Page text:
The appetite for baseball in this area goes much further back than the day Calvin Griffith brought the Washington Senators here in 1961 and turned them into the Twins.
Those who loved the sport were able to follow local teams such as the Minneapolis Millers and see the future greats of the game. They filled Nicollet Park and watched Ted Williams take aim at the short porch in right. They watched Willie Mays go on an incredible 35-game tear before leaving for the New York Giants and a Hall of Fame career. They lined up for rivalry games against the St. Paul Saints, as the Millers enjoyed a long run before Major League Baseball arrived.
"As I talked to people who went to games at Nicollet Park and were fans, they didn't feel like they were missing out on anything by not having major league baseball here," local baseball historian Stew Thornley said. "I really think it's people of my generation who know nothing but the Twins, which is great. We're the ones who missed out on the Millers and the Saints and that great minor league heritage."
The Twins will tip a cap to the Millers on Saturday when they wear replicas of their 1951 uniforms during the second game of a day-night doubleheader against Kansas City. The Royals, in turn, will wear replicas of the Kansas City Blues, one of the teams the Millers faced while playing in the American Association. The first 20,000 fans to arrive at Target Field for the game will receive a Millers pennant.
The Millers uniforms are white with orange and black stripes and lettering, matching the color scheme of the New York Giants, which were their affiliate at the time. Twins catcher Drew Butera, who modeled one of the uniforms Monday, noted that the uniforms even came with stirrups.
"We really don't wear those anymore," he said, "but it's pretty cool to pay tribute to Minnesota baseball, old-time baseball."
The Millers, named for the city's flour milling heritage, played here starting in 1884, then from 1886-1891 and from 1894-1960. From 1886-1955, they played their games at Nicollet Park, located off Nicollet Avenue between Lake and 31st streets. They moved to Metropolitan Stadium in 1956 and were there through 1960 before the Twins moved in before the 1961 season.
During the Millers' time, 17 future Hall of Famers suited up for the team including Williams, Mays, Monte Irvin, Orlando Cepeda and Carl Yastrzemski.
That doesn't include many other noteworthy players. Moe Berg, who later served as a spy for the U.S. government, played with the Millers in 1924. Pumpsie Green played with the Millers in 1958-59 before joining the Red Sox, the last major league team to have a black player on their roster. Future major league managers Gene Mauch and Chuck Tanner were teammates on the 1959 Millers.
"While generations of residents may not even be aware of the Minneapolis Millers, or that a [10,000]-seat ballpark once stood at 31st and Nicollet, we're proud to celebrate and remember this important time in Minnesota baseball history," Twins curator Clyde Doepner said.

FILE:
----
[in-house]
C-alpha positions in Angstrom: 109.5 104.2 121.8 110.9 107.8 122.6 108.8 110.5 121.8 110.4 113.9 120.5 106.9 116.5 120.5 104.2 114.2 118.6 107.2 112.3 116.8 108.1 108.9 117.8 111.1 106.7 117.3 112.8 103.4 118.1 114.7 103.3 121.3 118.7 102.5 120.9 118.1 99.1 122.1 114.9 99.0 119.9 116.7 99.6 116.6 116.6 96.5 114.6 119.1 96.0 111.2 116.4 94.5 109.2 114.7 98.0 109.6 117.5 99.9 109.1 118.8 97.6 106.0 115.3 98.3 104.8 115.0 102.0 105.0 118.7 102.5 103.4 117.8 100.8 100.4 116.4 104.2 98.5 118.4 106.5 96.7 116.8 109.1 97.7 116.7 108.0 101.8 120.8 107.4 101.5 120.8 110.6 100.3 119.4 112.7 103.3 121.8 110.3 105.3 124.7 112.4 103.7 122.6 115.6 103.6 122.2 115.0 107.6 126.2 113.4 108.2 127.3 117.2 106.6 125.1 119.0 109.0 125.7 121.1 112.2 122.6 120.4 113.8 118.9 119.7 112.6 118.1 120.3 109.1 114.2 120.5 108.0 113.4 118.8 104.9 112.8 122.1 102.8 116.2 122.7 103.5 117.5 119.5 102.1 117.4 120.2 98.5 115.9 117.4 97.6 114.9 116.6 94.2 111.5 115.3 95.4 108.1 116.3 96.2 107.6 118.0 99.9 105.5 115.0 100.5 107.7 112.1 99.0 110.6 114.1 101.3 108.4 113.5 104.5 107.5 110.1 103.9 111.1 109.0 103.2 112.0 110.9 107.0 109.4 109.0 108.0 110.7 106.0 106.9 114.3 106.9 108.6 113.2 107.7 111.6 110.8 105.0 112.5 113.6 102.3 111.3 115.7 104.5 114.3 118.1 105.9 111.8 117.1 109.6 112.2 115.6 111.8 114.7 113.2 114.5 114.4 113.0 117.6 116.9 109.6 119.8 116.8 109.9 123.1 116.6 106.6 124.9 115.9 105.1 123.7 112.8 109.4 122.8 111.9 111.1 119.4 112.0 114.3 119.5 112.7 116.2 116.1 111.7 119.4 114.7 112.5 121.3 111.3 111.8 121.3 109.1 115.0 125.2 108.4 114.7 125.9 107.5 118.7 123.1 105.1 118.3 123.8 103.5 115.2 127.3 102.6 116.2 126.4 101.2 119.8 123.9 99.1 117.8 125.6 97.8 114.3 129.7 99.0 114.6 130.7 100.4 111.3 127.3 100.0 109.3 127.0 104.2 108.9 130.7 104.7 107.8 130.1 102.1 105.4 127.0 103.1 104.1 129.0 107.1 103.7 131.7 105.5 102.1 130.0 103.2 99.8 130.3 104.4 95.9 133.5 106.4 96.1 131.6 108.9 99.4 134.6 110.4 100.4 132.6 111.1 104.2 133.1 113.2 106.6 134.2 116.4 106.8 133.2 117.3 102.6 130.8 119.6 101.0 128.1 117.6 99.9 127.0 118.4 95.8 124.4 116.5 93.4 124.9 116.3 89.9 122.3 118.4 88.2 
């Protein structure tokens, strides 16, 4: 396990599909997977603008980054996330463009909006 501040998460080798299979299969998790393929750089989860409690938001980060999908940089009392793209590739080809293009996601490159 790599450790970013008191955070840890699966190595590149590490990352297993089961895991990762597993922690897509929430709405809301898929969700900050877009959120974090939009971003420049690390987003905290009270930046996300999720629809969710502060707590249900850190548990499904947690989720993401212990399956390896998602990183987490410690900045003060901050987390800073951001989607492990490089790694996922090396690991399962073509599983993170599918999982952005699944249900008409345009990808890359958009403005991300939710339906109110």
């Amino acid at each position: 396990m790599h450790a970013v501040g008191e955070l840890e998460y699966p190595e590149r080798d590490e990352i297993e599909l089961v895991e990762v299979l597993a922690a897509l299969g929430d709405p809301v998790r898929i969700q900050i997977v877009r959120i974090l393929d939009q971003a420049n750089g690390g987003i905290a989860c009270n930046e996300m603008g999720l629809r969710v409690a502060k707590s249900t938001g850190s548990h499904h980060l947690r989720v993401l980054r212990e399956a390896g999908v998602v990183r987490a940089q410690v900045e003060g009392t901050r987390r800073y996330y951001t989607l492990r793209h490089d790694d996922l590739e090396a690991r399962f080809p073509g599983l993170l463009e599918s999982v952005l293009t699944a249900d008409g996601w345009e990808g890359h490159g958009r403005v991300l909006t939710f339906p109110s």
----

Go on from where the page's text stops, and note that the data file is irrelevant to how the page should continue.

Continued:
Local fan Jerry Wallner had another reason to follow the Millers. His father, Fred, was a part-time catcher for them.
Wallner, 71, remembers the mornings when he would eat breakfast, then hop in the car with his father for the drive from north Minneapolis to Nicollet Park for games.
"It was a traditional thing," Wallner said, "Mom would make eggs on toast and ketchup on eggs, which Dad liked. Tasted just like shrimp."
Jerry Wallner was sometimes the batboy, giving him a great view of the game.
"It was like a bandbox," Wallner said. "The fans were right up close to home plate and people were on you and everybody was kind of dressed up with white shirts and ties and hats. It was a unique experience."
The park's right-field foul pole was only 279 feet away, making lefthanded hitters drool. Joe Hauser hit 202 home runs from 1932-36, including 69 in 1933, then a professional record. Thornley refers to Hauser as "the greatest Miller of them all." A 40-foot fence in right field protected businesses across from the park.
The Millers' rivals, of course, were the St. Paul Saints, who were a Brooklyn Dodgers affiliate at the time. The teams would play as many as 22 games a season. On holidays, the teams would play a doubleheader during which a day game would be played at one park and a night game at the other. Many fans rode a trolley line connecting Nicollet Park and Midway Stadium in St. Paul to watch both games.
"The catcalls were ongoing," Wallner said of those games.
Wallner's father was only a part-time player because he had another job. Fred Wallner was a Minneapolis cop who was on the force from 1939-77. Jerry figures his father, who died in 2005, was reluctant to give up the paycheck to pursue baseball full-time, or he would have.
"I cherished those times," Jerry Wallner said.
The Wallner family will be on hand Saturday. They have donated Fred Wallner's uniform to the Twins.
"If Dad would have been able to, he would have been so grateful," Jerry Wallner said, "because he loved baseball and was good at it."